Lorser Feitelson was one of California's true master painters who worked in both a figurative and abstract style. He was also Harry Carmean's mentor and friend for over thirty years and so there is a strong tie stylistically between the two artists. Feitelson originally lived and studied art in Paris, France and then moved over to the United States in the early 1900's with his wife Kitty (also an artist) who appears in his work of that time (second painting from the top is of her and her sister). He later moved to the Los Angeles area and married Helen Lundeburg who was also a painter and who became just as as well known as Feitelson.
His earliest work was inspired by the Italian Futurists where Feitelson uses simplified moving lines as can be seen as the third painting from the top. Although the kinetic works appear abstract they are actually based on the lines of the human figure, which was also the case with some of his later abstract works. He moved on to create some stunning Nazarine inspired works of peasants, then on to some Baroque and Mannerist inspired works in the 1930's and 40's. It is this period that influenced Harry Carmean the most in terms of subject matter, the strong use of darks and lights and a painterly style.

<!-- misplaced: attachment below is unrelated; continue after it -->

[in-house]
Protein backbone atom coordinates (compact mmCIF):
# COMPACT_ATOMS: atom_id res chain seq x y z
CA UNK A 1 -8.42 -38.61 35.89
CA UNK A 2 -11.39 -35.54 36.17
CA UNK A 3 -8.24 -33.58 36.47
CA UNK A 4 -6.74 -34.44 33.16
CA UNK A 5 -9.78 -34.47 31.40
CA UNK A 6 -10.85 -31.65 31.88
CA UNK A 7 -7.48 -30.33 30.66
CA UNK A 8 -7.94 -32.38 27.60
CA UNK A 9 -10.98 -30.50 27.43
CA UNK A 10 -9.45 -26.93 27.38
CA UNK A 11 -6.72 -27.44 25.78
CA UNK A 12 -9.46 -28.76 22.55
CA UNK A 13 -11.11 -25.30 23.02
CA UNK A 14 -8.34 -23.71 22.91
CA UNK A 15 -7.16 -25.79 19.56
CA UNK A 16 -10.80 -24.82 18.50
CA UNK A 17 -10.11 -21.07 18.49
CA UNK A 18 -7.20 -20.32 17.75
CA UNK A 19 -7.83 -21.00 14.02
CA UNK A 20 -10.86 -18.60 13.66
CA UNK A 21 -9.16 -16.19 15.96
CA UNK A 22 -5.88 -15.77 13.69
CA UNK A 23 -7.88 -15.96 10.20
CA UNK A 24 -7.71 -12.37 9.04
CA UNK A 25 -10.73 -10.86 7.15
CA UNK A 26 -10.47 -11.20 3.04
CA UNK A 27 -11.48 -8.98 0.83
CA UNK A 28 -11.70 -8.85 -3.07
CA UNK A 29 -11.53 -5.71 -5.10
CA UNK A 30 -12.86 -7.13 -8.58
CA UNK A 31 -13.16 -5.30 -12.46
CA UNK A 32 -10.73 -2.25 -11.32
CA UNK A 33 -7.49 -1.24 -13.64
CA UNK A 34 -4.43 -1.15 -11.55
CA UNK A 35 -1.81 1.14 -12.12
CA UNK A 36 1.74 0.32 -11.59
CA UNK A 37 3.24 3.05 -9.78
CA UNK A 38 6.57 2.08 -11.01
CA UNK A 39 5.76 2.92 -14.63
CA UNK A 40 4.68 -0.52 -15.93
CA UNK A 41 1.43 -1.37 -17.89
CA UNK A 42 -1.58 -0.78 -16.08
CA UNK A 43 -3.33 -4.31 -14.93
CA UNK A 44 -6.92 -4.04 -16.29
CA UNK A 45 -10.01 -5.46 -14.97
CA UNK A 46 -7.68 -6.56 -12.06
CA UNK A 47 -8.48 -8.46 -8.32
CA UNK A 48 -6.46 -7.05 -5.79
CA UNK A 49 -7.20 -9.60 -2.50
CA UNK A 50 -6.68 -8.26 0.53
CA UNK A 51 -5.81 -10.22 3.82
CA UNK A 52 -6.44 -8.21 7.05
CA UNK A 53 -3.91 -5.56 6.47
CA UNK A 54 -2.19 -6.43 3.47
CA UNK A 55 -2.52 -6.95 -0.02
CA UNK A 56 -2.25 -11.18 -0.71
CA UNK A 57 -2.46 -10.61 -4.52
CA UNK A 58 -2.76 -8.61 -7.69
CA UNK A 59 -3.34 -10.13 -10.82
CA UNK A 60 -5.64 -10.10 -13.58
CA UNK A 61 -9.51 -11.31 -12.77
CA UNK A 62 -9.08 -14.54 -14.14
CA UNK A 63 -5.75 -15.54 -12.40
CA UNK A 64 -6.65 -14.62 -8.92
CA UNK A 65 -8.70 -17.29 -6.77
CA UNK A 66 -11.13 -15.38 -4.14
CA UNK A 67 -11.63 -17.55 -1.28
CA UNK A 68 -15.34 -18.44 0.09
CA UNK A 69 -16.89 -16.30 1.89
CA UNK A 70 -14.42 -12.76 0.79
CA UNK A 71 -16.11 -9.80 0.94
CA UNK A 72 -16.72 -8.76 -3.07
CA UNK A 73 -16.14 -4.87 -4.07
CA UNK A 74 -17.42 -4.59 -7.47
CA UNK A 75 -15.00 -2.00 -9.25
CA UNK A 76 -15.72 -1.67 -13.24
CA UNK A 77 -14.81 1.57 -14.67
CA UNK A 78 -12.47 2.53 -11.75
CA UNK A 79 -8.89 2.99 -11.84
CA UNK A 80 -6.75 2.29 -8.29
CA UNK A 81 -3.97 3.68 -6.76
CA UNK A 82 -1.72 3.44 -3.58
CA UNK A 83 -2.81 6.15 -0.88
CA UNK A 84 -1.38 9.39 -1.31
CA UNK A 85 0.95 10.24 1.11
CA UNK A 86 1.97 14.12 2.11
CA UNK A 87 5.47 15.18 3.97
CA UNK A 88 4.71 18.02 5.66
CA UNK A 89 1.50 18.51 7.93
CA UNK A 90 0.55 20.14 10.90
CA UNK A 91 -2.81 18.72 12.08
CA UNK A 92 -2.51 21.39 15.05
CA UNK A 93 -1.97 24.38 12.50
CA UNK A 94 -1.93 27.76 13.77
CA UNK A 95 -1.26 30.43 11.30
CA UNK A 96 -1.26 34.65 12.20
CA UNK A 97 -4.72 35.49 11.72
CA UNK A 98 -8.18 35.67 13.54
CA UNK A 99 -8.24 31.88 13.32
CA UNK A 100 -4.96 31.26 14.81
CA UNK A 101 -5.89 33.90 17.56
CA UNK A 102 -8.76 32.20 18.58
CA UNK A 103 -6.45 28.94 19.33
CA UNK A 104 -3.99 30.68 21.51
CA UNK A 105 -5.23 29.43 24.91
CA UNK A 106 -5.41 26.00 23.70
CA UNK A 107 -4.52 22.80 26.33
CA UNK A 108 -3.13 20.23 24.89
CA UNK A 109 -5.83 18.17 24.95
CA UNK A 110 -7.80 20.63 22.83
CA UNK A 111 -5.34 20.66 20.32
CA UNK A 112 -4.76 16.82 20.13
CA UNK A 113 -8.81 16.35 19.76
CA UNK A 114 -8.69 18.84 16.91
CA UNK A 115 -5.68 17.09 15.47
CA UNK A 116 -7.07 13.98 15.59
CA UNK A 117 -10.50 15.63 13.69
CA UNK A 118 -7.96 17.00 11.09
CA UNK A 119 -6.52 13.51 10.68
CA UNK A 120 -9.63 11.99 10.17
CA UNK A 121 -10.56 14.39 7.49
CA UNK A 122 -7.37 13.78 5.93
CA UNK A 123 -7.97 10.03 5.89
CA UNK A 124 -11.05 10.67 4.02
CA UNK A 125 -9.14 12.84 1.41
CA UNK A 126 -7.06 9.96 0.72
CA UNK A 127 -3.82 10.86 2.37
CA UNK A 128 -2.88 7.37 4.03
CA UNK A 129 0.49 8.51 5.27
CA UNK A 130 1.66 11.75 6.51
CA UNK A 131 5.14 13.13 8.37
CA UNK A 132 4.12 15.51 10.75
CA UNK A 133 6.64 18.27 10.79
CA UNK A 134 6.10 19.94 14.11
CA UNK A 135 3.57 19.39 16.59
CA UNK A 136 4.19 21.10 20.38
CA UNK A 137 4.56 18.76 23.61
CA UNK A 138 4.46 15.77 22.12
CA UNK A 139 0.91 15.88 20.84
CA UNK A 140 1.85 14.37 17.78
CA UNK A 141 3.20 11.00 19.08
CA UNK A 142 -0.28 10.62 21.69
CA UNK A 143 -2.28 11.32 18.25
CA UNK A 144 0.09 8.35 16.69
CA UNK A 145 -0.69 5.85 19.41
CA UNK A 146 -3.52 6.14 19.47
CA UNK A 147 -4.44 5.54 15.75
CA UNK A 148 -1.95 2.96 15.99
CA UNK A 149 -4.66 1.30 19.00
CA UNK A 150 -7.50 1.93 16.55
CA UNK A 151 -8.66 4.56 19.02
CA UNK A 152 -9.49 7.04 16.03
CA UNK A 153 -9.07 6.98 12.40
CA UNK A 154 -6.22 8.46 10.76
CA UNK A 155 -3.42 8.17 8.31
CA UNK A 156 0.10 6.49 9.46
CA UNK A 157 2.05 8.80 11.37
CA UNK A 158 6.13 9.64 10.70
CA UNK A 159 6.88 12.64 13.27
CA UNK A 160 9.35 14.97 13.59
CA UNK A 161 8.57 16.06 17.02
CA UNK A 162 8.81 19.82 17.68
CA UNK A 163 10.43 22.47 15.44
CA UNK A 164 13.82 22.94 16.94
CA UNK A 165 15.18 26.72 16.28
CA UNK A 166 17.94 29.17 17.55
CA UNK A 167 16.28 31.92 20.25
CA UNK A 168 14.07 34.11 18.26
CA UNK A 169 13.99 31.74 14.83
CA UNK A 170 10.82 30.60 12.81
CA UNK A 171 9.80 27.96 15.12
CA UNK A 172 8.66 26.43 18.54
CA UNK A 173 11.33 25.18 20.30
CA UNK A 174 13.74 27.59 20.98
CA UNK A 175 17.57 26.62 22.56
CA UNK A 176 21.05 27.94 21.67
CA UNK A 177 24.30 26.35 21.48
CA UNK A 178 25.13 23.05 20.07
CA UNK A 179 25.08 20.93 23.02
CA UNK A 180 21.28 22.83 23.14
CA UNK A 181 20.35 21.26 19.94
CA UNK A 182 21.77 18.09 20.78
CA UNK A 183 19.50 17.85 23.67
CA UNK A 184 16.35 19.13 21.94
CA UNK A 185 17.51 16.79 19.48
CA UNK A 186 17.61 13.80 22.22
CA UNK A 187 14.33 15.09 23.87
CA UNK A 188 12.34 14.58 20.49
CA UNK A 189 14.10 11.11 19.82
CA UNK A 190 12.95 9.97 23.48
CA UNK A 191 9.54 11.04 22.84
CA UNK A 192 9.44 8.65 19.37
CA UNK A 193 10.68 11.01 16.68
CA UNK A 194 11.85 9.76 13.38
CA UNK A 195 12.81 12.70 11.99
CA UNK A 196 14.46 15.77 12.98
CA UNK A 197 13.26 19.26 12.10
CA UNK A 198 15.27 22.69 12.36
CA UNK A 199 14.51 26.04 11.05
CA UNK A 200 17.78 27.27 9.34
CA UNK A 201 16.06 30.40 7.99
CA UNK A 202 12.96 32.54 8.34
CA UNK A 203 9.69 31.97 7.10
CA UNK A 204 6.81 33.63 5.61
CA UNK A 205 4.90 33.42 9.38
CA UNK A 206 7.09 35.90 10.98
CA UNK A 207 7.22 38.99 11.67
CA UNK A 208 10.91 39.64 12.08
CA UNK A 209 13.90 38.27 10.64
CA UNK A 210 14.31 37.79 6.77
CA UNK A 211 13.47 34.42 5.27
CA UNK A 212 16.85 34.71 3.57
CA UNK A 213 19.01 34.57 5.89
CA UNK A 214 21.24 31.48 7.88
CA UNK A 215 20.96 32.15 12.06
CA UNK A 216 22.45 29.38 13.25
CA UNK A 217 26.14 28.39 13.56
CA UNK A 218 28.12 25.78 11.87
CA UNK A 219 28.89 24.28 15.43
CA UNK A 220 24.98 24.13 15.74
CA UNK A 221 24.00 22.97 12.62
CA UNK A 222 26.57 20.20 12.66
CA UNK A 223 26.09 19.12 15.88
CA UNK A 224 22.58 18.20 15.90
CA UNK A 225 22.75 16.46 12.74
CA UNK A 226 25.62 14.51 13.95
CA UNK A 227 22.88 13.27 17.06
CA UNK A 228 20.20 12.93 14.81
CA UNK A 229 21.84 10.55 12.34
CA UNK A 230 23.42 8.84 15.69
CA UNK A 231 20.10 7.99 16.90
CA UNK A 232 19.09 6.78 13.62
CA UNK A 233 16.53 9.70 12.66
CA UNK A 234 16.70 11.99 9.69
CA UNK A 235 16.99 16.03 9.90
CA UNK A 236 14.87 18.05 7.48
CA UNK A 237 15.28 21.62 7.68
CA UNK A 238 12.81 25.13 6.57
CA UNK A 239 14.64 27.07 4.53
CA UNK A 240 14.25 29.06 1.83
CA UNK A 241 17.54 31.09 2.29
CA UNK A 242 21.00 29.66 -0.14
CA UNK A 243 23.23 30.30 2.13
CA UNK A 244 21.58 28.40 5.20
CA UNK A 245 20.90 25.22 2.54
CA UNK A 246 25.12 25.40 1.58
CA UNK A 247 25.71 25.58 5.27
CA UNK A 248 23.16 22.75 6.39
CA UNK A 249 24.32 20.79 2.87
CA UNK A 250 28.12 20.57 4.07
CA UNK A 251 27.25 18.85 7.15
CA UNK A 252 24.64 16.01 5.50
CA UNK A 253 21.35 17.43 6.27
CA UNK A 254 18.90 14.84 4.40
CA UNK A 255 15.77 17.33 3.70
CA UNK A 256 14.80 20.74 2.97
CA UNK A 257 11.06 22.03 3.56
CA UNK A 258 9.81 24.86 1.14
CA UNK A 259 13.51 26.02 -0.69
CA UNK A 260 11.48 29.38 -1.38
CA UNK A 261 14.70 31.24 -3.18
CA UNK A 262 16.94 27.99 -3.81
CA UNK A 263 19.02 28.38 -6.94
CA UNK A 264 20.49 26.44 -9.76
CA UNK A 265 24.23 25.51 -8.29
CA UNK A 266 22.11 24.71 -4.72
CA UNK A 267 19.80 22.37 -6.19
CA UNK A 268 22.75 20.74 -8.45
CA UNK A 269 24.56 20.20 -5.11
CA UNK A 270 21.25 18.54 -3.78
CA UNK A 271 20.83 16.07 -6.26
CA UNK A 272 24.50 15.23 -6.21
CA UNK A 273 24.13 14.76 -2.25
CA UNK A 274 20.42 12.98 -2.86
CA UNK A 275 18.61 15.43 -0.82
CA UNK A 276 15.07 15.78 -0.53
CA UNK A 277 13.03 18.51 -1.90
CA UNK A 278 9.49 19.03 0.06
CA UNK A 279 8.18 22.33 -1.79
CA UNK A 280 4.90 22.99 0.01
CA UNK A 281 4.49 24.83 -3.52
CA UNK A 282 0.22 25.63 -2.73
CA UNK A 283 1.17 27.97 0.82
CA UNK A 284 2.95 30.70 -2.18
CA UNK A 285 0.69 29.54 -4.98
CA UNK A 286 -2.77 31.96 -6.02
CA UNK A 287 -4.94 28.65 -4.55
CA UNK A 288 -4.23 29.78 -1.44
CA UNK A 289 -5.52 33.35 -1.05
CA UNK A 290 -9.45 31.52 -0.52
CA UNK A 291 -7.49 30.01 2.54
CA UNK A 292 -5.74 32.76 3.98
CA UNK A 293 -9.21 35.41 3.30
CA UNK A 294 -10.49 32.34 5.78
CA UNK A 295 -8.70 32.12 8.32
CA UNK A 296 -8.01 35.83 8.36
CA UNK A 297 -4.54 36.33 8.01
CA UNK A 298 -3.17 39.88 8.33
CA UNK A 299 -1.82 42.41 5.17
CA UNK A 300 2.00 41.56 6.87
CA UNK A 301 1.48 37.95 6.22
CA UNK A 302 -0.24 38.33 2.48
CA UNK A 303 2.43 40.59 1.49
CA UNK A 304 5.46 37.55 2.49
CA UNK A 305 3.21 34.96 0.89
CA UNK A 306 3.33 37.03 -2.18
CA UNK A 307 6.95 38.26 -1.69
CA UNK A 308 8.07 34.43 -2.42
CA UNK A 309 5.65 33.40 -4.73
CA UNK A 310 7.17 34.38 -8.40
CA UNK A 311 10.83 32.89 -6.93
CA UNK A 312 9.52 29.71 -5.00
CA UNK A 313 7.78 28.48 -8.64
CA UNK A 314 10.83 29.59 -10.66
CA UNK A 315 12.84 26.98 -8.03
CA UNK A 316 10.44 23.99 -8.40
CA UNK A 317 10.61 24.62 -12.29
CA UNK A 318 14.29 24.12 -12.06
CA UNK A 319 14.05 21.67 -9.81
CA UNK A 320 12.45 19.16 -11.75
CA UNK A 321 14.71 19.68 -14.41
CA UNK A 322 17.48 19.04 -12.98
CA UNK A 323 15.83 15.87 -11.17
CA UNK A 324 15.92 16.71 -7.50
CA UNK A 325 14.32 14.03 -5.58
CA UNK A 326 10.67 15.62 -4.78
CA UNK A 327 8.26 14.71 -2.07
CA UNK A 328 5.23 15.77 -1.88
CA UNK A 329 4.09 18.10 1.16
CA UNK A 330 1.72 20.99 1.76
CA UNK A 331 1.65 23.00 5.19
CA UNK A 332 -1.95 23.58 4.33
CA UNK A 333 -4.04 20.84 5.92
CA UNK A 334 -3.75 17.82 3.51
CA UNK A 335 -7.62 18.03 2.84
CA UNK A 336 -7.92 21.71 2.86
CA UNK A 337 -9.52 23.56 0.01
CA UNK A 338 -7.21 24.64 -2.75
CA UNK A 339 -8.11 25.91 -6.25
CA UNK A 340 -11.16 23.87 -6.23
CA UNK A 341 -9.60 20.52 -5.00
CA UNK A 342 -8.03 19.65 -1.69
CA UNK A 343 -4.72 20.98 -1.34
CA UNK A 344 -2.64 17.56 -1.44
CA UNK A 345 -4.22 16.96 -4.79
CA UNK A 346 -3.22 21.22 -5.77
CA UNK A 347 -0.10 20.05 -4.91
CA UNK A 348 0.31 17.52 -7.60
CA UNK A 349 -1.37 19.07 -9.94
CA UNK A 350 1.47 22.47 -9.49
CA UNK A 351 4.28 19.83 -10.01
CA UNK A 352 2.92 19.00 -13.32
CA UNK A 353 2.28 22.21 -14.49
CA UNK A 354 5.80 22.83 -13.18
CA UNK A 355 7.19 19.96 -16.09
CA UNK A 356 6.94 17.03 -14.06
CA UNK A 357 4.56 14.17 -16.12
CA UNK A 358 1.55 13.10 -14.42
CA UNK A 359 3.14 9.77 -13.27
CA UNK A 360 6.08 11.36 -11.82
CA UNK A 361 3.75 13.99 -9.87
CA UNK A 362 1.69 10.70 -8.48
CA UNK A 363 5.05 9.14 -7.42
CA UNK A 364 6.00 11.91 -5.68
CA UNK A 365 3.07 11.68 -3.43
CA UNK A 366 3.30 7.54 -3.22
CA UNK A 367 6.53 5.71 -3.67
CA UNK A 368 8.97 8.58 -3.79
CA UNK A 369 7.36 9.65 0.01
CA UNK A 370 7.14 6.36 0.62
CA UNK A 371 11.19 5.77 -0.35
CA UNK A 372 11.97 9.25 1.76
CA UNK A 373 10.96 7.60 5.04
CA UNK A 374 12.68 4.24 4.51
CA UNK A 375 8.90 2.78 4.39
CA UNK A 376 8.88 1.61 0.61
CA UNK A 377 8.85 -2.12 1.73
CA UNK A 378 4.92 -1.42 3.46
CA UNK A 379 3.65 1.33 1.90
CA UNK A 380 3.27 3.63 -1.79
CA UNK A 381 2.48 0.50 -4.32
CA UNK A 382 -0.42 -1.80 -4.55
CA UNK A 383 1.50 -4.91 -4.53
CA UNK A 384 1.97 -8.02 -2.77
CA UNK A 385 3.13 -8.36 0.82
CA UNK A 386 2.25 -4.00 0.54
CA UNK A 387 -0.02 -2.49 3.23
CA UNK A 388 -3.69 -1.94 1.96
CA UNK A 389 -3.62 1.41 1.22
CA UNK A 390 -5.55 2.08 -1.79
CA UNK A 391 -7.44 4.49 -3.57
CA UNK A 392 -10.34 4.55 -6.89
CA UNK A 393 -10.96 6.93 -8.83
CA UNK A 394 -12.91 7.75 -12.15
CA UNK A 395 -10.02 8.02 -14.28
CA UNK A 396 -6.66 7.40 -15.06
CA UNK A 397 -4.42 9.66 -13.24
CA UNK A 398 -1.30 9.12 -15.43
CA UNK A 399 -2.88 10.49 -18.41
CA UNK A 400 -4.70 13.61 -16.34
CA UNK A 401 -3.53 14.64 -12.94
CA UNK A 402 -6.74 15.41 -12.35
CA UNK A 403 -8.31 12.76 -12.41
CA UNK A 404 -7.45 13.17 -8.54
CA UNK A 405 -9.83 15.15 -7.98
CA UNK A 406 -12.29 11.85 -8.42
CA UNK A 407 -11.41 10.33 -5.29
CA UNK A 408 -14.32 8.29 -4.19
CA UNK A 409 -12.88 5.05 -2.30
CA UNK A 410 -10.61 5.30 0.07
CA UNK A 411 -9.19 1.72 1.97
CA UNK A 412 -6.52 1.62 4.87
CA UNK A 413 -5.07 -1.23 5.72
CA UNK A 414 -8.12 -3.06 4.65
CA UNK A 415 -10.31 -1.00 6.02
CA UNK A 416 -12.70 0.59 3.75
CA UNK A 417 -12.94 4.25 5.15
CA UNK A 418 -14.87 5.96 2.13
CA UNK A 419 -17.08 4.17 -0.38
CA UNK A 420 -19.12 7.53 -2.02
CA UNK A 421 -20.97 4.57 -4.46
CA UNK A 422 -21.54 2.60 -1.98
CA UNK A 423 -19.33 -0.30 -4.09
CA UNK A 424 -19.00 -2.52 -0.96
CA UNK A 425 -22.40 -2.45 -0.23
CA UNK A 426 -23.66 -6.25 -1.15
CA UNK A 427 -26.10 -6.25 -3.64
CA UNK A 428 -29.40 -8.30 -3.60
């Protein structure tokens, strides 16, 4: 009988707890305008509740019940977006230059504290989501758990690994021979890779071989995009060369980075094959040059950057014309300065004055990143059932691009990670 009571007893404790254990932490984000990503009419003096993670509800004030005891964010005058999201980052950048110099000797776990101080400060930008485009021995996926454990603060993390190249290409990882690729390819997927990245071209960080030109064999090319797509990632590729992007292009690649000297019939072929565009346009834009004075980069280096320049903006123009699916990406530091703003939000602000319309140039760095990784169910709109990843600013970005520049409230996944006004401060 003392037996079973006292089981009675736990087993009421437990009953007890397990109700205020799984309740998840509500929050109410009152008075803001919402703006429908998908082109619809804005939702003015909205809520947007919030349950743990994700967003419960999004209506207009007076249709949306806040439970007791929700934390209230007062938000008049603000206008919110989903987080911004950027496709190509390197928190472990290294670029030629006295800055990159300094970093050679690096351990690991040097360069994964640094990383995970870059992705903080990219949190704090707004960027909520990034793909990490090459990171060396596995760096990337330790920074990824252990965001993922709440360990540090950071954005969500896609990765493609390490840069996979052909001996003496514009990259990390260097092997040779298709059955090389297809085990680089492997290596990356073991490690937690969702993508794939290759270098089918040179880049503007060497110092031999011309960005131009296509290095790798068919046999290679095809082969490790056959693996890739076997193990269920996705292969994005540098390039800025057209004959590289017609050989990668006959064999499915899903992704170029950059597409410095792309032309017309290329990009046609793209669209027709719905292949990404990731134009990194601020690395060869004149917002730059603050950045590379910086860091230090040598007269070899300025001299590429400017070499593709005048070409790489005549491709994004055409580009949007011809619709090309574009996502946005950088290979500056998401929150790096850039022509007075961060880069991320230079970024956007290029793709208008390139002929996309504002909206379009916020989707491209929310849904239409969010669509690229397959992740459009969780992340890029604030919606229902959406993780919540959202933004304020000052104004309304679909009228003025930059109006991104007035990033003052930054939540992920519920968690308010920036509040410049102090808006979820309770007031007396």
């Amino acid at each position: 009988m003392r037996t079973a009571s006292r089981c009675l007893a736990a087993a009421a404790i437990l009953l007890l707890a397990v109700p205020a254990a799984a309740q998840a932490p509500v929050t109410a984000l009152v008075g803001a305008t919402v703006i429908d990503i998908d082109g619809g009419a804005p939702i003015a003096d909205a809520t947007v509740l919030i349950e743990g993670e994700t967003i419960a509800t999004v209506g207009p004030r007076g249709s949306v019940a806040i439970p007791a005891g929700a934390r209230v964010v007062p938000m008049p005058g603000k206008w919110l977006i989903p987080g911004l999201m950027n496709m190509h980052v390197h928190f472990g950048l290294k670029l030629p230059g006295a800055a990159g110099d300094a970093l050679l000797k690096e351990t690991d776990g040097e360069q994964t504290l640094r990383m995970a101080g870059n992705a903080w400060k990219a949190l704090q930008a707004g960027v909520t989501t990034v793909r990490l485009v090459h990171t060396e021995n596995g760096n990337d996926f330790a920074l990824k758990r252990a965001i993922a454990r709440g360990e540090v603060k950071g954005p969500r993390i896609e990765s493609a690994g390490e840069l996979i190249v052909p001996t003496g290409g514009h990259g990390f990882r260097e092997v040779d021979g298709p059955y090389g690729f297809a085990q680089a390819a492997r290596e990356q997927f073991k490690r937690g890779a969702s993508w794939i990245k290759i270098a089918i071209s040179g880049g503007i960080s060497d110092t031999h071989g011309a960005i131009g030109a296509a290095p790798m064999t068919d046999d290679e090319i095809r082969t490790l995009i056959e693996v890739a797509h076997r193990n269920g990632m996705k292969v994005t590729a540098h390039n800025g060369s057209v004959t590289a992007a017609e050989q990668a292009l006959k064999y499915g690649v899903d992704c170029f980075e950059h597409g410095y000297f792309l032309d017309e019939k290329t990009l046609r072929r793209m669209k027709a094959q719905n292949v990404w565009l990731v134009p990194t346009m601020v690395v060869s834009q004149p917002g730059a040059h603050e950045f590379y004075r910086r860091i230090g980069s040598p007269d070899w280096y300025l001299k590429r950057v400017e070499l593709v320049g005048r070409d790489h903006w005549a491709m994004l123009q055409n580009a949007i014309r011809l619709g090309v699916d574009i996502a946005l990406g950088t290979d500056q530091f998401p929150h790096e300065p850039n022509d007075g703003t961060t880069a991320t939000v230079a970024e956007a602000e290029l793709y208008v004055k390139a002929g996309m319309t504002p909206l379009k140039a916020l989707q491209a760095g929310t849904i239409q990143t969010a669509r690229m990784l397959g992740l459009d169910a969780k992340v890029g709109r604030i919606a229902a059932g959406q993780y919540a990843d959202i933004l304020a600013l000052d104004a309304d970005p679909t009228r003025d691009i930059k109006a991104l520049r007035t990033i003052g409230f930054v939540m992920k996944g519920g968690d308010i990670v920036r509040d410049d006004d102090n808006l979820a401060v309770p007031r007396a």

In the 1940's Feitelson started exploring more abstract forms of expression resulting in his Magical Space Form series and hard edge "Boulder" series. He was the founder of the Hard-edge movement in Los Angeles of which his wife Helen Lundeburg and Eva Slater (another Poetic Eye artist) were core members. He died in 1978, but his legacy continues, since aside from being a master artist, he was a well known teacher and historian as well. The paperback book shown above is out of print but still available if you look on the internet and it has some excellent reproductions of Feitelson's figure drawings.